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eBook Matter and Interactions I: Modern Mechanics ePub

eBook Matter and Interactions I: Modern Mechanics ePub

by Bruce A. Sherwood,Ruth W. Chabay

  • ISBN: 0471354910
  • Category: Science and Mathematics
  • Subcategory: Other
  • Author: Bruce A. Sherwood,Ruth W. Chabay
  • Language: English
  • Publisher: Wiley; 1 edition (August 20, 2001)
  • Pages: 464
  • ePub book: 1525 kb
  • Fb2 book: 1825 kb
  • Other: lit azw txt mobi
  • Rating: 4.5
  • Votes: 946


Matter and Interactions, Volume I: Modern Mechanics.

Matter and Interactions, Volume I: Modern Mechanics. Matter and Interactions. Not only do I find the Physics text to be an excellent addition to my library but it allows me the ability to grow in my self learning of physics. It fits in so nice between my basic books on Newtonian Mechanics and the more advanced books on the same.

RUTH CHABAY and BRUCE SHERWOOD Authors of Matter and Interactions. One of the best books I've read for physics.

North Carolina State University. Volume I. modern mechanics. Chapter 1. Matter & Interactions. Chapter 2. Predicting the Future. North Carolina State University. Chapter 3. The Atomic Nature of Matter.

Matter and Interactions I : Modern Mechanics. by Reinhard Schrieber, Ruth W. Chabay, Bruce A. Sherwood. Select Format: Paperback. ISBN13:9780470108307.

Matter and Interactions, Volume I book. Ruth W. Chabay, Reinhard Schrieber. Matter and Interactions offers a modern curriculum for introductory physics (calculus-based).

Ruth W. Chabay/Bruce A. All Documents from Matter and Interactions: Volume 1: Modern Mechanics. Get started today for free. physics equations and key terms 2011-07-18.

ISBN 13: 9780470503454. Chabay; Bruce A.

By: Ruth W. Print ISBN: 9781118914496, 111891449X. You are leaving VitalSource and being redirected to Matter and Interactions, Volume I: Modern Mechanics. eTextbook Return Policy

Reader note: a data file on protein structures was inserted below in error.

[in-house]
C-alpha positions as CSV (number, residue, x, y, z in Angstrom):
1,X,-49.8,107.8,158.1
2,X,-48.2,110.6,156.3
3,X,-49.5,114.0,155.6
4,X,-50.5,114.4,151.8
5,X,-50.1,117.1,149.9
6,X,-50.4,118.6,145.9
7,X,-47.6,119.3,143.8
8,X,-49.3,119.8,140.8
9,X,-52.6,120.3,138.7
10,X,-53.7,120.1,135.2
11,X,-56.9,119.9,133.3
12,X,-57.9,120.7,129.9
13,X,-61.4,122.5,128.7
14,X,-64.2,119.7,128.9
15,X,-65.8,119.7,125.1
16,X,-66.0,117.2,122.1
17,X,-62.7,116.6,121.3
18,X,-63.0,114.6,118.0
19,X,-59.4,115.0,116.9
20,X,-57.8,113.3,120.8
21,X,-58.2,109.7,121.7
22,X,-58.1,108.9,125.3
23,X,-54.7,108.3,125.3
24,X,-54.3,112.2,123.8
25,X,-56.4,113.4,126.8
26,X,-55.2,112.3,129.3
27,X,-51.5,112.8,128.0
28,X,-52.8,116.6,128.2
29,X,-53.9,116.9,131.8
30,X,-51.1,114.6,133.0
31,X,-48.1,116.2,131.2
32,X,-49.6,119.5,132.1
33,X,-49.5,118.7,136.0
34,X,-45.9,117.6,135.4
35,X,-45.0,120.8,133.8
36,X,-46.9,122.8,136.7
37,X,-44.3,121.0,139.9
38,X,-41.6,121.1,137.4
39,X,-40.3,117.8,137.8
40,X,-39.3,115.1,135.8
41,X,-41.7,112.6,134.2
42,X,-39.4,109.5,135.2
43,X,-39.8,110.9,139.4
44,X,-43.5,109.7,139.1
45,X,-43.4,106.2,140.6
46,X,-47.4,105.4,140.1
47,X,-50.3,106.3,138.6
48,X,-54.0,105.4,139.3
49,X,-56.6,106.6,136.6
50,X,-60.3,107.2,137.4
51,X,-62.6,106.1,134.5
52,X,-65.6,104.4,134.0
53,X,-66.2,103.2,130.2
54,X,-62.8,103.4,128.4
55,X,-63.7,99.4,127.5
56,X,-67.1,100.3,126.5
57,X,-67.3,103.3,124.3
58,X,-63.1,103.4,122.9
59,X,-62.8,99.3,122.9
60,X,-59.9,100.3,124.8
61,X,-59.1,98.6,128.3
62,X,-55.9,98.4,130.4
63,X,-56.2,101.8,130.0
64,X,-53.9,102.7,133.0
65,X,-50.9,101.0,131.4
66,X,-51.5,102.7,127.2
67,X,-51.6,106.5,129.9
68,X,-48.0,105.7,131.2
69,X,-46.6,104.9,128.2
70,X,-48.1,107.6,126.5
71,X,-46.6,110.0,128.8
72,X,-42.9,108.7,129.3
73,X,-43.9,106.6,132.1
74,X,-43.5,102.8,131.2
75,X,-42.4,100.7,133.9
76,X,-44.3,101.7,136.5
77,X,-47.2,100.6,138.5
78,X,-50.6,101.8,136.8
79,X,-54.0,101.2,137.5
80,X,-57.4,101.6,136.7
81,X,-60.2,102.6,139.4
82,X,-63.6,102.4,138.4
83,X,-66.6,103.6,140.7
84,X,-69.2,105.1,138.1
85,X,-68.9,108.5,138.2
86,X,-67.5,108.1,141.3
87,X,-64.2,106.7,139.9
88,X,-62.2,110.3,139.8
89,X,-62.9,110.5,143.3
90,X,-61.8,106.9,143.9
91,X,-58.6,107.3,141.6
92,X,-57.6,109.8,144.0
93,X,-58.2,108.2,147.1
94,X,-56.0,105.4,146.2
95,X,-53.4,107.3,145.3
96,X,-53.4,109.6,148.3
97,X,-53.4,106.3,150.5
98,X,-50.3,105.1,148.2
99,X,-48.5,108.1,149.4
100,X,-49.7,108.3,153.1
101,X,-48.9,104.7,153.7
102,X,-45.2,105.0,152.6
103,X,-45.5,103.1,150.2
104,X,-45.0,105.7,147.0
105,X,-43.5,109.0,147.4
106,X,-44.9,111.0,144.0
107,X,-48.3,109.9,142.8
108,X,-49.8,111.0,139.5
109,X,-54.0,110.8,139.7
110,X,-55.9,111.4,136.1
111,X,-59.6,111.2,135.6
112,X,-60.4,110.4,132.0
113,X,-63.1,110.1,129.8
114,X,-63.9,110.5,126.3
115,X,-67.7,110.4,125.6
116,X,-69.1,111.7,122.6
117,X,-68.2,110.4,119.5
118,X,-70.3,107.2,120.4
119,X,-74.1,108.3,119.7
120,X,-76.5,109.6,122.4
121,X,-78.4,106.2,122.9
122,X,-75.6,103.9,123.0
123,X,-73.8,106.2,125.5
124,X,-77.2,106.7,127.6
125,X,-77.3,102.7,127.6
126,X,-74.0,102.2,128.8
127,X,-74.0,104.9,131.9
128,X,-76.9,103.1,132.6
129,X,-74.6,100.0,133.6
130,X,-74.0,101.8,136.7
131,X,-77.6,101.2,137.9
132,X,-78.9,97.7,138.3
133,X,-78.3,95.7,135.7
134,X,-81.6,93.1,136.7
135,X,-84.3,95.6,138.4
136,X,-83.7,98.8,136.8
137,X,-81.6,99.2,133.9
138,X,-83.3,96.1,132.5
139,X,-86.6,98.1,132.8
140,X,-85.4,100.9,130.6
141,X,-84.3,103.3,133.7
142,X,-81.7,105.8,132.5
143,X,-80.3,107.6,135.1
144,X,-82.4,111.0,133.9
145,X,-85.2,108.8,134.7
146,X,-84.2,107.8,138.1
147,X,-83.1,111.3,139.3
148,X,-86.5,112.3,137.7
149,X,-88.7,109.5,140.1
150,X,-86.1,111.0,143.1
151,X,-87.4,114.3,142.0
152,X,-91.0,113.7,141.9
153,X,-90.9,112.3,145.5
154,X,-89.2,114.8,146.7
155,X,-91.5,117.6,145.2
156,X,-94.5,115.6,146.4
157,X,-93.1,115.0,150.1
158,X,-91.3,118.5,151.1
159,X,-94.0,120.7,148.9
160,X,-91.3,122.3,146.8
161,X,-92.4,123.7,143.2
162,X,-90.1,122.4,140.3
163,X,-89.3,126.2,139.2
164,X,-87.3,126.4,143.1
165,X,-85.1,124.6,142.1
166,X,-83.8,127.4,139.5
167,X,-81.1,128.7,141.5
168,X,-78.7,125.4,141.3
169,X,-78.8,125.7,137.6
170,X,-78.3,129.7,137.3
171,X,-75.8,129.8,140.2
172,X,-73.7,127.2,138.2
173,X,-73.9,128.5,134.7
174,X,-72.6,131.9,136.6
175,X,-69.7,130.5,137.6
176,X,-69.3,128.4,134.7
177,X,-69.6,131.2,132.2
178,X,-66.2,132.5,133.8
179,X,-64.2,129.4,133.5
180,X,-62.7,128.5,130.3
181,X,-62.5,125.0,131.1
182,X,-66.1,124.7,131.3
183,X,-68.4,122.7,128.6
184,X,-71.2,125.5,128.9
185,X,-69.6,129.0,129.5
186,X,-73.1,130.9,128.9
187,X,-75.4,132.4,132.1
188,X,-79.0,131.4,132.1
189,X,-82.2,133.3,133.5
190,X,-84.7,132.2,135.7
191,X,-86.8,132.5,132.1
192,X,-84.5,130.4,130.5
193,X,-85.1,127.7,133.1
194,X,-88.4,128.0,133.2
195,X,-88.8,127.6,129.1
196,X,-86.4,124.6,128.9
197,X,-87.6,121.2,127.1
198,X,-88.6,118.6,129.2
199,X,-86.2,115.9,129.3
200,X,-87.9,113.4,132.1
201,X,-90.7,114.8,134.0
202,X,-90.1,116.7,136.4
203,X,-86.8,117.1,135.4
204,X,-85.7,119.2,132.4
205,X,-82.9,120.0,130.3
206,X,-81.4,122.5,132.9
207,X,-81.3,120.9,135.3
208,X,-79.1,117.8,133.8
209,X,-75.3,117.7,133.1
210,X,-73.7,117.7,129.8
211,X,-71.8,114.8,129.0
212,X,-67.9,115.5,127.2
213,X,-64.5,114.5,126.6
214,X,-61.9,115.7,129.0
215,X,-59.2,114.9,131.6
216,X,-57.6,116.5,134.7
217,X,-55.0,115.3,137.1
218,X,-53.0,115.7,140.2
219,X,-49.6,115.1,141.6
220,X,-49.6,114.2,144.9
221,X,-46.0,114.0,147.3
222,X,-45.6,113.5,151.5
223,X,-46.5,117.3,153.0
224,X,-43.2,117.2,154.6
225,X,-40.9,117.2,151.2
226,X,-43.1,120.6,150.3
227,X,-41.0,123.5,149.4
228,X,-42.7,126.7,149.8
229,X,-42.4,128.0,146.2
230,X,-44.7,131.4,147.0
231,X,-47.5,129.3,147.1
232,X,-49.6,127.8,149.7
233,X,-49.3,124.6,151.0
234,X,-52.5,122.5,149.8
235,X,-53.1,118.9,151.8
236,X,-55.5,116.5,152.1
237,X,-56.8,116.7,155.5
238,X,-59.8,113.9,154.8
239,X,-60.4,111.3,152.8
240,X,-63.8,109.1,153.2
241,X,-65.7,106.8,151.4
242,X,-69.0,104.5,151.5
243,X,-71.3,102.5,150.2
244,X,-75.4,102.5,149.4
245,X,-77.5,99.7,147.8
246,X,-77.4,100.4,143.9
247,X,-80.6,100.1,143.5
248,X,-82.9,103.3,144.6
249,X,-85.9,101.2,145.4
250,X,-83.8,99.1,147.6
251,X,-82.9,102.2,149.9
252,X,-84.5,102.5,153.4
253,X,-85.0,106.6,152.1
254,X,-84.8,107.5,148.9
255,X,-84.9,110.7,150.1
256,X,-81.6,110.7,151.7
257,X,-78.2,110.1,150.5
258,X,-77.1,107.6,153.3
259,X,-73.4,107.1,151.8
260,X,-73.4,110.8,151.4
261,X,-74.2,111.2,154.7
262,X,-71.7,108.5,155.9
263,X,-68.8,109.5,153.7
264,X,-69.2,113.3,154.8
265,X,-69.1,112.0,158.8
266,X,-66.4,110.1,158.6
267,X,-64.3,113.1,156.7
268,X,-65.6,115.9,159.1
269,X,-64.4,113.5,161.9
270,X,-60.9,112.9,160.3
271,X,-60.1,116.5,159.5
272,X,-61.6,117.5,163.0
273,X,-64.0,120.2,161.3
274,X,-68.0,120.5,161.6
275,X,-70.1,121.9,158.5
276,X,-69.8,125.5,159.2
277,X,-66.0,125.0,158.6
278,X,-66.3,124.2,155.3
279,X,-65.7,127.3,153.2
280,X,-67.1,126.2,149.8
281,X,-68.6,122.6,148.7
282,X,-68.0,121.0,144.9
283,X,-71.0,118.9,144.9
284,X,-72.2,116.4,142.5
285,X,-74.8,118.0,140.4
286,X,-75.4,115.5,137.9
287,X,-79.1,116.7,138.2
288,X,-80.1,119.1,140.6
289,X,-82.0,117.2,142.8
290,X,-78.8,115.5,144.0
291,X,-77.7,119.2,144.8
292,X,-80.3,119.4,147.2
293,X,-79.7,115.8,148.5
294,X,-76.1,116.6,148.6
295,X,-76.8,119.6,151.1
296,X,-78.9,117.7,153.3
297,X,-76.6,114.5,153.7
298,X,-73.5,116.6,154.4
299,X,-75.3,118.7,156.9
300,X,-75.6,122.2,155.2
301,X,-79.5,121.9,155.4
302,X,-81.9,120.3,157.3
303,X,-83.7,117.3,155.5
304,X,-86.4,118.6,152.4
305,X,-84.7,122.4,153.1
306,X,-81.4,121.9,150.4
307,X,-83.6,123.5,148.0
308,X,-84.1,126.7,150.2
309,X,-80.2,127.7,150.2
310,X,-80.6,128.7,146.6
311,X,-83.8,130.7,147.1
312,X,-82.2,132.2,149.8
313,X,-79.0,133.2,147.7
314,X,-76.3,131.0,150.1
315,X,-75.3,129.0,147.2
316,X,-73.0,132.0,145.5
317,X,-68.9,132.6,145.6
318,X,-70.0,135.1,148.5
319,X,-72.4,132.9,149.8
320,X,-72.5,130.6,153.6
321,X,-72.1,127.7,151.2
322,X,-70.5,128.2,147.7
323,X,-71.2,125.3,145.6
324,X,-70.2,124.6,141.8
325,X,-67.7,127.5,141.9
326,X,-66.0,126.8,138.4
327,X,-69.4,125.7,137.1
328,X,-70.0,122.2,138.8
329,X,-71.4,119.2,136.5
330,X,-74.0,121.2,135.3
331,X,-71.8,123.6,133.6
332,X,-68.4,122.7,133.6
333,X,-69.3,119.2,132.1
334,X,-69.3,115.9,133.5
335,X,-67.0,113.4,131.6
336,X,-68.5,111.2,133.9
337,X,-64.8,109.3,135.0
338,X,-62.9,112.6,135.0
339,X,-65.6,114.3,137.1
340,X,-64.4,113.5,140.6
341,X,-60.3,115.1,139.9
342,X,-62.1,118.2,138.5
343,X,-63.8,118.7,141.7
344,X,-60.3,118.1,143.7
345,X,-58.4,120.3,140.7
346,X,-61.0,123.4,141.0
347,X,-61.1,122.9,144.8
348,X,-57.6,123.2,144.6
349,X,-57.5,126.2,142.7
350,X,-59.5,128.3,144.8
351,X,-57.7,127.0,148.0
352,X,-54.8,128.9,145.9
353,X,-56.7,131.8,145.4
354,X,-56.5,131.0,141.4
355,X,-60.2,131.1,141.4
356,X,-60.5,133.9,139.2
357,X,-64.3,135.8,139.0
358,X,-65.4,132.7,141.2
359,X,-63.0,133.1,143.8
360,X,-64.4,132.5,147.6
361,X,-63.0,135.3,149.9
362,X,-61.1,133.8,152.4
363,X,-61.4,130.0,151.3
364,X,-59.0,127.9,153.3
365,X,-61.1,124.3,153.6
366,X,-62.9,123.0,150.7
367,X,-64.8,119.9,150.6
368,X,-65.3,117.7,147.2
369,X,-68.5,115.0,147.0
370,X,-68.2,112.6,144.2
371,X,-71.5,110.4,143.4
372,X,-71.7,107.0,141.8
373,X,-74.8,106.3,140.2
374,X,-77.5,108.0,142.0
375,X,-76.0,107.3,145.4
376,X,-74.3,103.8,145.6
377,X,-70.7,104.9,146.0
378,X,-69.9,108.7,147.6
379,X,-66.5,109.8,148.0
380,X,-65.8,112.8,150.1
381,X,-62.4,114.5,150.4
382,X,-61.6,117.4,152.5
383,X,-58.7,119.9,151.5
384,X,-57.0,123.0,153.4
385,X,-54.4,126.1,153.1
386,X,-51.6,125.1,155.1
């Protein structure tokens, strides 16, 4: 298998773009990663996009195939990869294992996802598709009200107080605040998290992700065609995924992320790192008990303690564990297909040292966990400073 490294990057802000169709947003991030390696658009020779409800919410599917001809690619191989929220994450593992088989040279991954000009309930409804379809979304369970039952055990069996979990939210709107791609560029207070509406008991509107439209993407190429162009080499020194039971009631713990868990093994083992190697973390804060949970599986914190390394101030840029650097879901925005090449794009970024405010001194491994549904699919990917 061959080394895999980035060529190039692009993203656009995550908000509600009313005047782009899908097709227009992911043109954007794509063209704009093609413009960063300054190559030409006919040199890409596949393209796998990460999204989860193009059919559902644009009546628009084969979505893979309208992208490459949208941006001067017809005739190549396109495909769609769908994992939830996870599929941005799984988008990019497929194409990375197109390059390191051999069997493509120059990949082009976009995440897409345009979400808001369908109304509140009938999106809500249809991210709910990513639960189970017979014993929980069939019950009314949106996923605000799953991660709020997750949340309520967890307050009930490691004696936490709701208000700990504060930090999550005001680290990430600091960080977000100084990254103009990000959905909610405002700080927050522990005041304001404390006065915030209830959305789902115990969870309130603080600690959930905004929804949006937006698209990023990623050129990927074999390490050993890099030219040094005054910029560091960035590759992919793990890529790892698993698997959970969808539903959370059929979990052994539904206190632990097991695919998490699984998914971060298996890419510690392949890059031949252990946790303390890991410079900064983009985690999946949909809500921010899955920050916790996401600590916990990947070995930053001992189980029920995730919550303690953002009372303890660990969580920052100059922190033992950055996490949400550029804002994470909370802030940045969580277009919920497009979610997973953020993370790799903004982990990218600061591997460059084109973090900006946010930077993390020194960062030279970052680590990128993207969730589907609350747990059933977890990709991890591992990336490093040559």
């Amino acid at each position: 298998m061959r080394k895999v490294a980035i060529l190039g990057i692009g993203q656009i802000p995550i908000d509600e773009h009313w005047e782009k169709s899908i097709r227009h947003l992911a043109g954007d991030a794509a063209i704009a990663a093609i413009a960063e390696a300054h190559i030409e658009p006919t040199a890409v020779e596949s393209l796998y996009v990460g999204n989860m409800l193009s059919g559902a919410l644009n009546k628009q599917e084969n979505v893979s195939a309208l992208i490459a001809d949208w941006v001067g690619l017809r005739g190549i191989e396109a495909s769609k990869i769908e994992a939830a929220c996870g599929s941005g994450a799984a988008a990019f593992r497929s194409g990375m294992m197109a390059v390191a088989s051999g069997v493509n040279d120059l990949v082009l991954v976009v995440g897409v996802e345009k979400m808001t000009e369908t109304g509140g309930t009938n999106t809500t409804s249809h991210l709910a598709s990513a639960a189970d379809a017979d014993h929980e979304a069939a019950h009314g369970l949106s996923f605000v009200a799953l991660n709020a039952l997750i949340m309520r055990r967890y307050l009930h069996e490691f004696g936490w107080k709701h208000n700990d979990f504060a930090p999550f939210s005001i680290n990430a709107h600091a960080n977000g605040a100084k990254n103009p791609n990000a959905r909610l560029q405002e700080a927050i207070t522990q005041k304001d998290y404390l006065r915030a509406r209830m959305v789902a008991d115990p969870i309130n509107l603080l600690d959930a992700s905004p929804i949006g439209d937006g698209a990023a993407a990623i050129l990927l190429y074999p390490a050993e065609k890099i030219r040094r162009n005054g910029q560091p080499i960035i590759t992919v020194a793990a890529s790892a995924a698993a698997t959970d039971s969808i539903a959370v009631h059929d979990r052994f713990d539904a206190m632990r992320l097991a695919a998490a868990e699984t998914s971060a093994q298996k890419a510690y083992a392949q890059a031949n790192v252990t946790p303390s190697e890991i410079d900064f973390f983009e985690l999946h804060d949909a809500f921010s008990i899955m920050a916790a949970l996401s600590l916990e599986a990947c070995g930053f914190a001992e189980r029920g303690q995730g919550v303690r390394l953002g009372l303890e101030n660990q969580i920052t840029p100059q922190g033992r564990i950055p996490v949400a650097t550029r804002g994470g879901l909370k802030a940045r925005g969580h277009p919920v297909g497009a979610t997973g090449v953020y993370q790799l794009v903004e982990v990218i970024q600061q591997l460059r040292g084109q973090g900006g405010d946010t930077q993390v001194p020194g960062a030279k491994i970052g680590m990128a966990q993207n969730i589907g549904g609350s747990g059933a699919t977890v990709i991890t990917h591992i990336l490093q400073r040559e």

By: Ruth W. eText ISBN: 9781119113348, 1119113342. eTextbook Return Policy. There are a few important things to keep in mind when returning an eBook you purchased from the VitalSource Store: You have 14 calendar days to return an item from the date you purchased it. You have not viewed or printed, in total, more than twenty percent (20%) of the VitalSource eTextbook.

This is a brand new book at a great price. Publication Year 2015.

Matter and Interactions offers a modern curriculum for introductory physics (calculus-based). John Wiley & Sons INC International Concepts.

A modern introduction to physics for advanced students, this work focuses on the atomic structure of the material plus the links between macroscopic and microscopic phenomena. Above all, readers learn how to explain complex physical processes using simple models. This first volume is devoted to mechanics and the theory of heat, and the illustrations are made particularly clear due to the consistent use of models, such as the ball and feather model for solids. By the end of the book readers will be able to calculate, for example, the specific heat capacity of an Einstein solid using a statistical approach.


Risinal Risinal
While some of the examples in the text need to be fleshed out a bit, and the problems at the end the of the chapters are somewhat too oriented toward programming problems, on the whole I am finding this to be an extraordinary text. I am teaching it to freshman physics majors, and even those who've had significant high school physics (includng AP) have never really seen a physics course like this, and it seems to be keeping them excited. Unlike the standard freshman college texts, which simply reiterate the high school curriculum at a slightly higher level (and makes them do blocks on planes and pulleys ad nauseum), Matter and Interaction introduces classical mechanics alongside modern, alongside relativity. I have also found it a useful jumping-off point to discuss oscillators and circuits. Though the authors will need to do a bit of fine-tuning in future editions, I highly recommend this as an excellent freshman physics curriculum.
Delalbine Delalbine